Sounds like you're 80% of the way there. Just paraphrase those paragraphs on your weaknesses to sound more professional and concise and bam, you're done with that part! There's no need to use "cheesy corporate jargon". For example, here's a cleaned-up version of item #1:

"When I get really busy and I have a lot on my plate, I tend to have trouble prioritizing my work properly and focusing on doing one task at a time."

For action items, the main thing is to be concrete and specific. The action should be a clear thing you can actually do. "Be less of a bitch" is not an action item. "Get lunch with Bob from Difficult Department" is an action item. "Read 'Getting to Yes'" is an action item. etc. You can and should also brainstorm on action items with your boss.
posted by phoenixy at 11:37 PM on March 16 [4 favorites]


Here you go:

Task Prioritization: maintain up-to-date list of work items, ordered by importance and urgency; to be updated and shared with manager and team regularly. This will provide adaptability and improved focus.

Teamwork: share best practices with colleagues and coordinate with counterparts across the company. Attend industry events. Embody our company mission of "bla bla bla".
posted by metaseeker at 11:45 PM on March 16 [1 favorite]


Your #2 is really two items: (1) maintaining diplomacy during times of stress and conflict (2) networking and broadening relationships. I think the action items around the "being a bitch" one might include something like, develop the ability to recognize when your patience is short and remove yourself from the situation before saying anything short-tempered. Potentially also, build relationships with people in the bad department during less stressful times so that when you're short tempered, they know you're just frustrated.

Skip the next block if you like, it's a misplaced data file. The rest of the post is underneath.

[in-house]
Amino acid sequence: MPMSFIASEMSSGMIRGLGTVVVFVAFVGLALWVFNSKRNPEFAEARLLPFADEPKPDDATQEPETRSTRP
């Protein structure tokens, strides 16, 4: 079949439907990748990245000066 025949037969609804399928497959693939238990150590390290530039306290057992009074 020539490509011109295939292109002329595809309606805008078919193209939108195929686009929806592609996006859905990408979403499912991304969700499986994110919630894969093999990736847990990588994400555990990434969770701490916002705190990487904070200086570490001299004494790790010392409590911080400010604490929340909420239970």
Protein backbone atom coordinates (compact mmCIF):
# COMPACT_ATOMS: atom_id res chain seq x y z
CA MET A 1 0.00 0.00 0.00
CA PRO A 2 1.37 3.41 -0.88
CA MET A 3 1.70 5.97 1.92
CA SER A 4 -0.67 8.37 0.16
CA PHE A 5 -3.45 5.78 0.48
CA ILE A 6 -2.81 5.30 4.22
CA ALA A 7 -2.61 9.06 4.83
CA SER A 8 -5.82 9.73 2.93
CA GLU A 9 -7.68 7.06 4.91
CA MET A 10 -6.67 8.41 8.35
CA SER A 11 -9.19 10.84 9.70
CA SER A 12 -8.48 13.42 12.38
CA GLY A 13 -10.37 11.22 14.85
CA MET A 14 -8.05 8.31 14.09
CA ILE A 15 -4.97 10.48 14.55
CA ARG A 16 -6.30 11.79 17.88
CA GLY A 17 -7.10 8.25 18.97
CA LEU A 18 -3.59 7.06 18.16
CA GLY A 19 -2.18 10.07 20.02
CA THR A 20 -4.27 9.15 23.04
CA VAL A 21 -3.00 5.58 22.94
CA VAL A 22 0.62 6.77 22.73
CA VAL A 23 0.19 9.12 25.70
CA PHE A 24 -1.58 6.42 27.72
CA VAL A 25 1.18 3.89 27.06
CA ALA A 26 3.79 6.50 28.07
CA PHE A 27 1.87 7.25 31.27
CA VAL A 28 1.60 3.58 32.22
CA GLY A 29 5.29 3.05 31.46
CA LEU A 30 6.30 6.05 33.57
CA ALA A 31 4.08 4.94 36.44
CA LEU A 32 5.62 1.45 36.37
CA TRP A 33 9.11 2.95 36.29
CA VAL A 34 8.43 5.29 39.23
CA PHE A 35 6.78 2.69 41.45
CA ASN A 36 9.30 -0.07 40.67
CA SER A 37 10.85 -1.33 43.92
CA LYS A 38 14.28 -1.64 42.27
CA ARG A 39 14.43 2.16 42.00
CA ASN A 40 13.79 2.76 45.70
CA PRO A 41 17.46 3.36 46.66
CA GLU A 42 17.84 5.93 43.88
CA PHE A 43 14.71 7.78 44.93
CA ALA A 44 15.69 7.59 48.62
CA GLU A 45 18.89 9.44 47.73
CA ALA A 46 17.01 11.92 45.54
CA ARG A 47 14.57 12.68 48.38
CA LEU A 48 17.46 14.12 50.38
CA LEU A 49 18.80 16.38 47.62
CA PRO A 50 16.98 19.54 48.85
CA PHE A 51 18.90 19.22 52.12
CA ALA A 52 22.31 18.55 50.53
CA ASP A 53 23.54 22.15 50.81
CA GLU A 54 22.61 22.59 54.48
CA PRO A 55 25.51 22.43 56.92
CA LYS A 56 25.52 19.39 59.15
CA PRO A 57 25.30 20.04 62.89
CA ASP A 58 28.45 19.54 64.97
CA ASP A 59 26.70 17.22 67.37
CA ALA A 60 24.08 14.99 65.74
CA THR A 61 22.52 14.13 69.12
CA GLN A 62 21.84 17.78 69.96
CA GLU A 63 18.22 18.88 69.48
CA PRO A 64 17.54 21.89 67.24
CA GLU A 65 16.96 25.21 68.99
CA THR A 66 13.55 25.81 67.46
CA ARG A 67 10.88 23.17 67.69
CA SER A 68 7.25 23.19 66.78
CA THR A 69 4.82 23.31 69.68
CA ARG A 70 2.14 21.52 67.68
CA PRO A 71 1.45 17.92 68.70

posted by salvia at 12:08 AM on March 17 [2 favorites]


Make sure your action items are things that you know you really will do within the review period. You'll be measured on them next time, and you'll want to be sure that the box is wholly & satisfactorily ticked.

These things are a game, to some extent. If you want to, you can use it as an opportunity to describe real-world things that you're genuinely concerned about, but the game works just as well if you just make up some easily-achievable BS as your action items. Sad but true.

I like pheonixy's action items, because they're time-limited & easily measurable. An action item such as "develop the ability to..." or "build relationships with..." is too diffuse in time and ambiguous in measurement, IMHO.
posted by rd45 at 1:39 AM on March 17 [8 favorites]


Completely agree that succint and focussed on easily-understood and assessed points is the best way forward, whether you choose to use them to try and make progress or to just get through the process of assessment with minimal stress and ripples is up to you, and how you think either will actually pan out in your managerial environment. So much of this stuff, which is disguised as 'scientific management', is far more dependent on corporate culture and fashion than it dare admit, but if it's just being introduced that particular dynamic won't be apparent yet.

If you choose to be optimistic and see the process as likely to be taken seriously, don't be afraid to use the opportunity to communicate things you need to see changed to help you work better - you say you' become less efficient when you're overwhelmed with work? Everyone is; it's the point at which it happens that varies. So say (here or in related meetings) that you know where and how you work most efficiently, and that you think it would benefit everyone if there was a way to handle the demands placed on you appropriately. You find it hard to communicate and network, especially in stressful situations? Most of us do (and not everyone who doesn't uses their abilities consciensciously); saying you're aware of this (which is rarer!) makes it something that your management now has to help with. I disagree to some extent with salvia, as 'networking with strangers' is, for me at least, very much on a par, stress-wise, as dealing with hostile or unhelpful departments. Formalising or minimising such contact, or maximising it to help establish genuine personal rapport? Either might work, but nobody's solved the introvert/extrovert interface issue for all cases yet.